First, to ensure the future prosperity and cohesion of our nation, we must help our students achieve at higher levels than in the past; second, our schools do not currently provide all students with equal opportunities to become well educated

We must get going, and fast!

Three Replies to Jennings

From Christopher Cross who is chairman of Four Point Education Partners, a distinguished senior fellow with the Education Commission of the States, and a consultant the Broad Foundation.

I agree with Jack that the federal government should make it a higher priority to support better research and data collection in K-112 education.

I disagree with the idea that the feds can or should get into the curriculum business.

Jack doesn’t address special education, but it is badly in need reform, and it should get more attention from federal policy makers. As Jack argues, K-12 education also has severe human capital issues that need attention.

The toughest issue is to rethink the ways in which we finance K-12 education.

Again, I don’t know that Washington should be involved in telling states and districts what to do, but this could be another place where it could be useful to create a federally sponsored commission to propose new funding models and issue a report to the nation.

From Daria Hall, Vice President for Partnerships and Engagement at The Education Trust.

Let’s not forget, the reason the federal government got involved in education was to serve as champion for the students being systematically overlooked and underserved by states and local communities.

The need for this role is no less urgent now than it was during the War on Poverty.  Every day in America, low-income children and children of color attend  schools where we spend less on their education, expect less of them, assign them to teachers who are ill-equipped to serve them, and fail to provide a supportive environment  for learning.

These inequities matter. They hinder mobility for individual students and families. And they erode the health of our collective economy, society, and democracy.

So any conversation about a revised federal role must start with attention to opportunity and achievement for low-income students and students of color. And it must be grounded in a commitment to action when any group of students is not getting the education they need and deserve.

Would more federal action on pre-school, teacher quality, curriculum, and funding be welcome? Absolutely.

But it must be grounded in a commitment to prioritizing the needs and interests of historically underserved students. Experience is clear that without a specific equity, even the best-intentioned policy advances can end up exacerbating disparities.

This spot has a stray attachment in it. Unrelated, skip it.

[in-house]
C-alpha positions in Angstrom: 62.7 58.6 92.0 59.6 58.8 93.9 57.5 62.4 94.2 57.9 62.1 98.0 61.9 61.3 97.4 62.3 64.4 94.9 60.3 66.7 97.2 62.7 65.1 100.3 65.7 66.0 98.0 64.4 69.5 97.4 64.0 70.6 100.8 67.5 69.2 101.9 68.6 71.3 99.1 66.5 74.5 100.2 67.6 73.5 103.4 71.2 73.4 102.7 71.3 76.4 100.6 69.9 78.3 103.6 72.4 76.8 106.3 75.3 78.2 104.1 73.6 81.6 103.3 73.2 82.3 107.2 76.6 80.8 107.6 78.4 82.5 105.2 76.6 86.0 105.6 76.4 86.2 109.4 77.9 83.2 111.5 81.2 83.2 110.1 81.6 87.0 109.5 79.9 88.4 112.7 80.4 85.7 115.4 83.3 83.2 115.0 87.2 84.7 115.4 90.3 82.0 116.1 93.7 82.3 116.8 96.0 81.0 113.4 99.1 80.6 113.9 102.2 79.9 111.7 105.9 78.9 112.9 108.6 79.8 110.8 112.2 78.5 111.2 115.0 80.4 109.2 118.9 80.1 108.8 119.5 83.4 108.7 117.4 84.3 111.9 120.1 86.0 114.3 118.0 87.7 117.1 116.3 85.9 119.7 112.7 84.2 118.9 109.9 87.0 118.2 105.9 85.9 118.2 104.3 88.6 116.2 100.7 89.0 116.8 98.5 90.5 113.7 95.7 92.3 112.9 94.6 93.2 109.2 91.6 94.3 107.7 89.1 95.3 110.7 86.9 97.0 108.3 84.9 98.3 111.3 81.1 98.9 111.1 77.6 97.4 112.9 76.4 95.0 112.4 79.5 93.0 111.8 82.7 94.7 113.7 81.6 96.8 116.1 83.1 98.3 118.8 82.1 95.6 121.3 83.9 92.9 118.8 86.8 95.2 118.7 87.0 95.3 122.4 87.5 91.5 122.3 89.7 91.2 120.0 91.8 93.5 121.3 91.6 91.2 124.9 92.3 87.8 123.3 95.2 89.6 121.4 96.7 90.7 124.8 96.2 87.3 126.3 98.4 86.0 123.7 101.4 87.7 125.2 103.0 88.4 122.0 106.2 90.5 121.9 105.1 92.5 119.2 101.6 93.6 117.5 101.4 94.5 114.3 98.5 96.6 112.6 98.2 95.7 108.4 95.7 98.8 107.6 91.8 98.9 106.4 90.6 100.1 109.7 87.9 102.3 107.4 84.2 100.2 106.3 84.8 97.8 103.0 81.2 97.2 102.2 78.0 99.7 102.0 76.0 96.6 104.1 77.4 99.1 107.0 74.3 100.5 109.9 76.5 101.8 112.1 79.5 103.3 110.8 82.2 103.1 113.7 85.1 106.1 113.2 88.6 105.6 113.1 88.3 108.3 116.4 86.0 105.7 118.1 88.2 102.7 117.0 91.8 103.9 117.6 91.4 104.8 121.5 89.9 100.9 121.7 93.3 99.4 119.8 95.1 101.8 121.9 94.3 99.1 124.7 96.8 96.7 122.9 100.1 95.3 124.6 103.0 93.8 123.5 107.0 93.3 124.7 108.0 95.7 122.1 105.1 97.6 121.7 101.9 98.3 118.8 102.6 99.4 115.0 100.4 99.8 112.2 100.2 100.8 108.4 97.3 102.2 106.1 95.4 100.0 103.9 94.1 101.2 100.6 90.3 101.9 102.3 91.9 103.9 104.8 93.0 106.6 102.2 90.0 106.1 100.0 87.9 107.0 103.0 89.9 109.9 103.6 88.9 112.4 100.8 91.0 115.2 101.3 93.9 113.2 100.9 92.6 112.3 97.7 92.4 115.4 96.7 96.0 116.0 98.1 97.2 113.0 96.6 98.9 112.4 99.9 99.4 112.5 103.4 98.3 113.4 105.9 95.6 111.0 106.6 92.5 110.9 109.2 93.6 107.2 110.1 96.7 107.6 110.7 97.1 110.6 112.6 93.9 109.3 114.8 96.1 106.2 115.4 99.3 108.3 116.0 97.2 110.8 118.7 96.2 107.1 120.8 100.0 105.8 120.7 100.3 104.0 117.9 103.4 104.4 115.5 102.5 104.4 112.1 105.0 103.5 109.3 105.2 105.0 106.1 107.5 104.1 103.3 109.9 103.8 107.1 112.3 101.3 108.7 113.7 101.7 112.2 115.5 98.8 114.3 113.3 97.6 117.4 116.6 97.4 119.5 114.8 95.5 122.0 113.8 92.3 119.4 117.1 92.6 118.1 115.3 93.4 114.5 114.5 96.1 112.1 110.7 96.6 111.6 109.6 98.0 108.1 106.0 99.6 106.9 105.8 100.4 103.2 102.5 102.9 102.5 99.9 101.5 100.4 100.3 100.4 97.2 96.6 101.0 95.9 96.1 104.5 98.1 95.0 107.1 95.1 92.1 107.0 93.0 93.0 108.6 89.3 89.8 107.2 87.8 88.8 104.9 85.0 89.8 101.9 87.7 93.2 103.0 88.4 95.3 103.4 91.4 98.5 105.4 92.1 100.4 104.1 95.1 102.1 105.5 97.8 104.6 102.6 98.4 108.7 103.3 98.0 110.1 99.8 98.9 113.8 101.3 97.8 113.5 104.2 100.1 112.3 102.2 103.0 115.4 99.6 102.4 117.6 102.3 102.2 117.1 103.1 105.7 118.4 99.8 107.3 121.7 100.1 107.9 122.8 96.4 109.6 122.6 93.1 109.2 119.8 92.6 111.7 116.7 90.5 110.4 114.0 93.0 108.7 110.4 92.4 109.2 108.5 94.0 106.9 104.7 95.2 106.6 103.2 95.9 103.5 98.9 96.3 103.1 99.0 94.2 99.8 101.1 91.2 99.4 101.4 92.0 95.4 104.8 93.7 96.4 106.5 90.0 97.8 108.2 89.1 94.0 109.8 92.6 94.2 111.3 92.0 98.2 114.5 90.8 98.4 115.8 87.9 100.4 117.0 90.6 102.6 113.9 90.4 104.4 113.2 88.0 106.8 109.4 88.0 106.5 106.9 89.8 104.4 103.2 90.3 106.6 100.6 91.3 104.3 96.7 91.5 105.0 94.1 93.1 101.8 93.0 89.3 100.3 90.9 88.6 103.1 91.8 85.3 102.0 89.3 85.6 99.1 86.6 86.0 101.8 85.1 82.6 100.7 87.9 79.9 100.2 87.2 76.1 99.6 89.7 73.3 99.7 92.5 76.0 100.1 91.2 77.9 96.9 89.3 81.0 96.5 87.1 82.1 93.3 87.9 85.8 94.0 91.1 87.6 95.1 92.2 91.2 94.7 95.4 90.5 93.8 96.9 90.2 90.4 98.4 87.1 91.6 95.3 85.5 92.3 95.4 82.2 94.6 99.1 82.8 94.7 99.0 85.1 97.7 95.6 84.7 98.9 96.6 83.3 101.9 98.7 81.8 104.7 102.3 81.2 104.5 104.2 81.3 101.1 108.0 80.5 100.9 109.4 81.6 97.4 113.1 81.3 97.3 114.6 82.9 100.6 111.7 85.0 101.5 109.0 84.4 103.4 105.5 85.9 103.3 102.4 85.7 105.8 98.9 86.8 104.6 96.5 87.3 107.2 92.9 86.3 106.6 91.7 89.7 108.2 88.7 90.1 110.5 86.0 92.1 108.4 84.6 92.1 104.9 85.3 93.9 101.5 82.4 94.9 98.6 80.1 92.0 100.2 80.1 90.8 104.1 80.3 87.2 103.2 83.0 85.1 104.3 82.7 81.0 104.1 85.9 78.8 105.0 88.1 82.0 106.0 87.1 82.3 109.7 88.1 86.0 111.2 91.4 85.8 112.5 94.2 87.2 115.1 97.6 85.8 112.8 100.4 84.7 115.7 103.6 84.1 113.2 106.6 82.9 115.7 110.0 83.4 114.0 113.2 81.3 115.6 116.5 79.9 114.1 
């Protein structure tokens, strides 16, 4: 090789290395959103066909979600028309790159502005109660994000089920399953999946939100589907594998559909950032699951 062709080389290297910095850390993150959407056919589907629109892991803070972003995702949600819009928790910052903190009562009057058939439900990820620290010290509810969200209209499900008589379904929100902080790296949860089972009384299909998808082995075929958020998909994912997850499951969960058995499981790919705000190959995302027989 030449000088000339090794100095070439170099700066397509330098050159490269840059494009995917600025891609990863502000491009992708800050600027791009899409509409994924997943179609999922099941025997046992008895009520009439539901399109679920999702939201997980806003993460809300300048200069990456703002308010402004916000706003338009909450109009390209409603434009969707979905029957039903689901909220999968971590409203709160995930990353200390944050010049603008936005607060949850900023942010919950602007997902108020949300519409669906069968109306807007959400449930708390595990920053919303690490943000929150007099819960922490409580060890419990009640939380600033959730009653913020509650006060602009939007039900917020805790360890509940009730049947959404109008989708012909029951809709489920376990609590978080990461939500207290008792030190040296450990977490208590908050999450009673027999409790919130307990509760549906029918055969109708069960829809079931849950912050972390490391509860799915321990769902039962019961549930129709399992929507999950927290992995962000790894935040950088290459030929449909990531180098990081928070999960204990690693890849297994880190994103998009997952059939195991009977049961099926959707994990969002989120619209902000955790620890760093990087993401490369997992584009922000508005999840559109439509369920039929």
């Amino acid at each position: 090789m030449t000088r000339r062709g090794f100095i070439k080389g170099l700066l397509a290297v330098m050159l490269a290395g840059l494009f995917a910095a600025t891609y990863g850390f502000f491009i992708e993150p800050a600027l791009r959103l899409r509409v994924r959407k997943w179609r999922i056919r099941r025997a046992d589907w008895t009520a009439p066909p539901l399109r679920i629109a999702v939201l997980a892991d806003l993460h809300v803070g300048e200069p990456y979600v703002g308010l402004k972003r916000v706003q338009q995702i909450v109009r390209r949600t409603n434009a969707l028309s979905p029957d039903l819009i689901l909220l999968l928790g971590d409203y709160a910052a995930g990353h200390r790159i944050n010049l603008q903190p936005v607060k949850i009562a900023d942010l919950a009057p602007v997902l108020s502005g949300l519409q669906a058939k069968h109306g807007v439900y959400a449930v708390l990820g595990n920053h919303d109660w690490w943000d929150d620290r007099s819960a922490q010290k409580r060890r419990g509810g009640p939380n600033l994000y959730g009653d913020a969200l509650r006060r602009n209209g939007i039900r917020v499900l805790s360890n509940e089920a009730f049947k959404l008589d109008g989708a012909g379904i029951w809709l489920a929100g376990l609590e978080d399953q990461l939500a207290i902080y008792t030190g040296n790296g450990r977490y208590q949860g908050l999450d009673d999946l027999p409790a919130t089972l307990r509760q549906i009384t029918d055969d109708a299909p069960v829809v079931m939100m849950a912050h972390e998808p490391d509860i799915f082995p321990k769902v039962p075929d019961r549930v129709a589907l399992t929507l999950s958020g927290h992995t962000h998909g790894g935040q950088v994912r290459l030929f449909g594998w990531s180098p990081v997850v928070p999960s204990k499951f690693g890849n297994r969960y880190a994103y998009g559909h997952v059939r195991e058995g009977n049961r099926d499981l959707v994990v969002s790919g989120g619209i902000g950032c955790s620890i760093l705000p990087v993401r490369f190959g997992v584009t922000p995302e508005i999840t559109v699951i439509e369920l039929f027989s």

And it must come alongside meaningful accountability for the outcomes of all groups of students, and the expectation of meaningful action when schools or districts underserve any student group. Evidence from schools and systems that are making the most progress for all groups of students demonstrates that this progress happens when targeted resources and meaningful accountability go hand in hand.

We can do this all: Prioritize historically underserved students, maintain—and indeed improve—accountability for results, and expand opportunity for the students who most need it.  No federal law should do any less.

From Joanne Yatvin, a retired teacher and school principal who still reads and writes about American education.

You have certainly covered a wide range of the expectations of Congress for our public schools and their failure to meet them. From my view, as a long term educator and the parent of four children who are now successful adults, I disagree with most of your concerns.  In fact, I disagree almost totally with your beliefs about the weaknesses in American public education and your desire for certain changes. (The one place where I agree strongly with you is that teachers are under paid.)

Although I am aware of long-standing problems in many schools, I see them as the product of family poverty, insufficient school funding, continuing changes in school operations, unrealistic expectations for student learning, and the foolish belief that all schools should be alike. (I could name more problems, but I’m sure you can already see my views.)

What I think the Federal government should be doing–instead of making judgements based on students test scores–is get to know schools around the country and their needs, then help those schools that need success attain it.

A Final Word From Jack Jennings 

As noted by Theresa Alban, superintendent of Maryland’s Frederick County Public Schools, my purpose in writing this article was to stimulate a much-needed and long overdue discussion about Washington, DC’s role in school improvement. Because the major federal education reforms of the last three decades have not shown the progress we need, and because the Every Student Succeeds Act (ESSA) provides little in the way of a course correction, it’s time to take hard looks at our fundamental principles to determine how best to proceed.